internal + external DNS integration

Kevin Darcy kcd at
Fri Mar 30 20:58:43 UTC 2001

What you're proposing is somewhat similar to what we have. Except we have
multiple SLD's (,,,,
etc.) and an internal-root architecture.

I'm not sure what you mean by "common multihomed DNS server". Are you talking
about a firewall? We run split DNS on the firewalls which serve external DNS,
although most of our clients won't be asking the firewalls about internal
names, since that's handled by a whole infrastructure of internal-only
DNS servers. With BIND 8, split DNS requires running multiple nameservers, or
at the very least, multiple nameserver instances on the same machine listening
on different interfaces. With BIND 9, you can use "view"s to differentiate
between clients, so that you could run split DNS on a non-firewall or even
non-multihomed box. Be aware, however, that if you want your internal clients
(including potentially your firewalls) to see both the internal *and* external
entries in your domains, you'll have to maintain the external entries in both
versions of your zones. This is true for both the multiple-instance
(BIND 8) case and for "view"s (BIND 9), although if the same machine is master
for both the internal and external versions of zones, you might be able to play
$INCLUDE-file games to make maintenance a little easier.

- Kevin

Leonid S. Knyshov wrote:

> Dear comp.protocols.dns.bind readers,
> I am in the middle of drafting up a proposal for DNS changes across our
> company and need some help to validate my logic. I will face an uphill
> battle to solve this problem, so it would be nice to be sure it'll all work
> as described before engaging in the endeavor. I believe that it is
> technically feasible, but I keep an open mind when it comes to my own errors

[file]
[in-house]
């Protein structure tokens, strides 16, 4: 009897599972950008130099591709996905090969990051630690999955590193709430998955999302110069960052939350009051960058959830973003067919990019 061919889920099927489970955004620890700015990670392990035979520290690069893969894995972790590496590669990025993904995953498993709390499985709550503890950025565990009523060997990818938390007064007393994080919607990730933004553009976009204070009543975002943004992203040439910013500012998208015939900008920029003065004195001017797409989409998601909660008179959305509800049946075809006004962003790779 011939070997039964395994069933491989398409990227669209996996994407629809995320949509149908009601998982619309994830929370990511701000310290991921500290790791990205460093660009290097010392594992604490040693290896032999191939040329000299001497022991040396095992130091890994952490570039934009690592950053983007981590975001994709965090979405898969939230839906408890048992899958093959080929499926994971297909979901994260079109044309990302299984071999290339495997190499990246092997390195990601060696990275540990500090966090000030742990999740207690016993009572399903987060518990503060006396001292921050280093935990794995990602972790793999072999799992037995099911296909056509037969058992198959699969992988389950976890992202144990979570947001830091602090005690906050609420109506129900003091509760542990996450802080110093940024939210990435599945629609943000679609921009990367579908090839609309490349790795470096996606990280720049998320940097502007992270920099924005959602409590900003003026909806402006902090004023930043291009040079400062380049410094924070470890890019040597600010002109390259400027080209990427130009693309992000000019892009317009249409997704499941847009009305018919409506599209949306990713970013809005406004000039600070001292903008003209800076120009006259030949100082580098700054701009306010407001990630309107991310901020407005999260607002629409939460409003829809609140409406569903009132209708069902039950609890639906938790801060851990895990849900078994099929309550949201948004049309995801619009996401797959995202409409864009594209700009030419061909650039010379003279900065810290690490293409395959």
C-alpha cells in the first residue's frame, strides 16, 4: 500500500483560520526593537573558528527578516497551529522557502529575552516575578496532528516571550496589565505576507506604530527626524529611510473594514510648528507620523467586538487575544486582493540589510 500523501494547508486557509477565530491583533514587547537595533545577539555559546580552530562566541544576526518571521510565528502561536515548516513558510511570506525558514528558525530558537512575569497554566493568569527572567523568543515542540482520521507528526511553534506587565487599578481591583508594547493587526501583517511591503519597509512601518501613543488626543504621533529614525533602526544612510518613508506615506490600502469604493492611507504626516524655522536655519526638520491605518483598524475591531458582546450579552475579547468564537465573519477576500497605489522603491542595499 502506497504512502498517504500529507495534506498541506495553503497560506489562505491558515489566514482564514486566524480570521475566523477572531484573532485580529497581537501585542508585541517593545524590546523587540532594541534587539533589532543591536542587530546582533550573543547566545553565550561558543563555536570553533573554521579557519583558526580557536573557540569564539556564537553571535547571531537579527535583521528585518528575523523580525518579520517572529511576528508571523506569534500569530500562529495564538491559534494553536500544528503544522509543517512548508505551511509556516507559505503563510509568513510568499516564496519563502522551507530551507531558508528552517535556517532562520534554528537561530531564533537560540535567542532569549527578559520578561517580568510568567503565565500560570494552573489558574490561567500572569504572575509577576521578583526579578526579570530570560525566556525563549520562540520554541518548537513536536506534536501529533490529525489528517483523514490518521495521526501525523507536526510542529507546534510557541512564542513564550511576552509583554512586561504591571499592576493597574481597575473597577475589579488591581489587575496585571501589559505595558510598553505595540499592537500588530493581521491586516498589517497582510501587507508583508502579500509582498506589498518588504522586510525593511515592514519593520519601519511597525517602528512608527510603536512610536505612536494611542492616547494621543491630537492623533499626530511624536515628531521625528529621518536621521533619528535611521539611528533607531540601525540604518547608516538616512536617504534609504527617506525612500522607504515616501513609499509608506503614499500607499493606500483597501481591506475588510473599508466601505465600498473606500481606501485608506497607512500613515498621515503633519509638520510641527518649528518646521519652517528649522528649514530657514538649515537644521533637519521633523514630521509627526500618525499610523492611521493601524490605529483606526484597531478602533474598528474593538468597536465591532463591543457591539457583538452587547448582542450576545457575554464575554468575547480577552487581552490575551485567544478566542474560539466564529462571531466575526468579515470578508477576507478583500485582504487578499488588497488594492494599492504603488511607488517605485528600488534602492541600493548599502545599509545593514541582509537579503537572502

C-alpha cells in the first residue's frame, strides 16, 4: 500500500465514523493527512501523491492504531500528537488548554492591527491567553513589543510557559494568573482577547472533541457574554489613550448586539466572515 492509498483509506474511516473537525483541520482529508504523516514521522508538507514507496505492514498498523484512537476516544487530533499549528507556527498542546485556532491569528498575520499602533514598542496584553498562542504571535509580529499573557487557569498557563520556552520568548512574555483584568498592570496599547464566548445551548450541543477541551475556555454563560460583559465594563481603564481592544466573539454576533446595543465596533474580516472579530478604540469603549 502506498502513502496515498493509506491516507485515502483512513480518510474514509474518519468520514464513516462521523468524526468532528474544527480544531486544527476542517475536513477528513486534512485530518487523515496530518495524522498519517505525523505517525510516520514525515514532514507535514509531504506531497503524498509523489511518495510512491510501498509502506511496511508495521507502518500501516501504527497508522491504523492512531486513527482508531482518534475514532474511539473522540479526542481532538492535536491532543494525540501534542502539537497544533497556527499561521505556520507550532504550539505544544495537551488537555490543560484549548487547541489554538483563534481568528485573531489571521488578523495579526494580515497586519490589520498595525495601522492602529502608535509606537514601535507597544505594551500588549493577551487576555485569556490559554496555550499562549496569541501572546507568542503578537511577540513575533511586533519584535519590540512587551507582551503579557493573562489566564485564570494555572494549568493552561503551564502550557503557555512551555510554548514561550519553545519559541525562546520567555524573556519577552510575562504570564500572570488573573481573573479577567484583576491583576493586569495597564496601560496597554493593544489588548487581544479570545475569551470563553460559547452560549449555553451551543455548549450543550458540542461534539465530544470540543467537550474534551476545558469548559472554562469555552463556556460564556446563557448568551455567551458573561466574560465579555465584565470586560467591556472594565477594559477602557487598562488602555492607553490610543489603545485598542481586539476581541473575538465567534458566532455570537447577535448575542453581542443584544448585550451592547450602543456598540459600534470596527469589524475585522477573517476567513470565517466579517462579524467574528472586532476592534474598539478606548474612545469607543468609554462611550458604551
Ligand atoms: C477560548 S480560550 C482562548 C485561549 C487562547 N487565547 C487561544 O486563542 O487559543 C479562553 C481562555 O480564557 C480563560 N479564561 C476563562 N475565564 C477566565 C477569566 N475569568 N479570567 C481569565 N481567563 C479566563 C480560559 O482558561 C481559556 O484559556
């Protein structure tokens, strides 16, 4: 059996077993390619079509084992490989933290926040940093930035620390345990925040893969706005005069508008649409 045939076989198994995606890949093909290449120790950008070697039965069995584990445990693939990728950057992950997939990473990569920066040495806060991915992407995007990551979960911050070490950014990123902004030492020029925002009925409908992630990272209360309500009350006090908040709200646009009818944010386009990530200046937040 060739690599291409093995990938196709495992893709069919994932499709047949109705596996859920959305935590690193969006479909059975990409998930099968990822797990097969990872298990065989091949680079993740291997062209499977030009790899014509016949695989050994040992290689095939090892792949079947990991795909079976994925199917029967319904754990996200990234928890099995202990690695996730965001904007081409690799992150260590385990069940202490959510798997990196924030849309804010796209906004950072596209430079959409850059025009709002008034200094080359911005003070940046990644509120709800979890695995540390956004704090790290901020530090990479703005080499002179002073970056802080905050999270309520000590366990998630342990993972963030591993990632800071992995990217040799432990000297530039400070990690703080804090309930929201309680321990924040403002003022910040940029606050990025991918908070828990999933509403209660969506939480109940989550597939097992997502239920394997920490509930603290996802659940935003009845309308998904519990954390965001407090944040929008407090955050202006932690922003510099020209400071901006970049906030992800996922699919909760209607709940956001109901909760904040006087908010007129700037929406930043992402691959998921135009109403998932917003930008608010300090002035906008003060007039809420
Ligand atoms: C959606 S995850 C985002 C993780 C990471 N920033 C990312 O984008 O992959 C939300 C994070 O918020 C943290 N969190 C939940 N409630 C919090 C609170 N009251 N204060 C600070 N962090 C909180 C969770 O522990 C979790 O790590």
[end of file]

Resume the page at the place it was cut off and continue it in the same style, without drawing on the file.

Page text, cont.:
> :-)
> I know the syntax necessary to set all this up thanks to the good old DNS &
> Further suggestions on how to improve the solution would be highly
> appreciated.
> Thank you very much,
> Leonid S. Knyshov
> === The problem
> Here is the current state of things:
> - We have purchased several companies and the DNS systems are not
> integrated.
> - Each company still runs its own DNS on its own domain and has no
> connection at DNS level to other parts of the company forcing the usage of
> phased out WINS.
> - The acquired companies are becoming increasingly integrated and are
> requiring access to hosts in other parts of the company
> - We have a need to limit internal DNS lookups for other domains in our
> company.
> - We have a need to not resolve external addresses of hosts inside the
> network and rather retrieve their internal addresses instead.
> - We require to retain local management of DNS at company sites as to avoid
> delays
> === The solution
> Changes required:
> In tradition with geographically dispersed DNS structure, I would like to
> propose to change the way we address the hosts at the very least here in my
> office as follows:
> HostName.SiteName.StateName.Company.Net - external access
> HostName.Company.Net - special case if production server
> HostName.SiteName.StateName.Company.Net - internal access
> StateName is to become CountryName in our overseas operations
> Benefits netted by these changes:
> - Unified naming convention eliminates confusion as to where the systems are
> located
> - Common multihomed DNS server can serve both internal and external queries
> based on where the query came from (True?)
> - We eliminate internal versus external address headaches
> - Subdomains on SiteName level can be delegated to the various offices
> willing to manage them or retained at the core level.
> - Host name lookups within domain will be completed without
> leaving the network
> - High latency ceases to be an issue due to the availability  of local
> copies of the HQ zone
> - Users can retain the ease of use of single host name internally with
> certain DHCP scope changes to reflect default DNS
> - Internal DNS becomes a highly available service
> Items involved:
> - Core DNS server in HQ becomes a top of the tree for all
> subdomains
> - Regional DNS servers will require management of delegation at core level
> - Zone files changes at the SiteName level will be minimal
> - Legacy domains will be dropped and some systems dependent on DNS would
> require configuration changes
> Risks:
> - Possibility of Oracle-related problems
> - Possibly other applications dependent on DNS breaking temporarily
> --
> Leonid S. Knyshov

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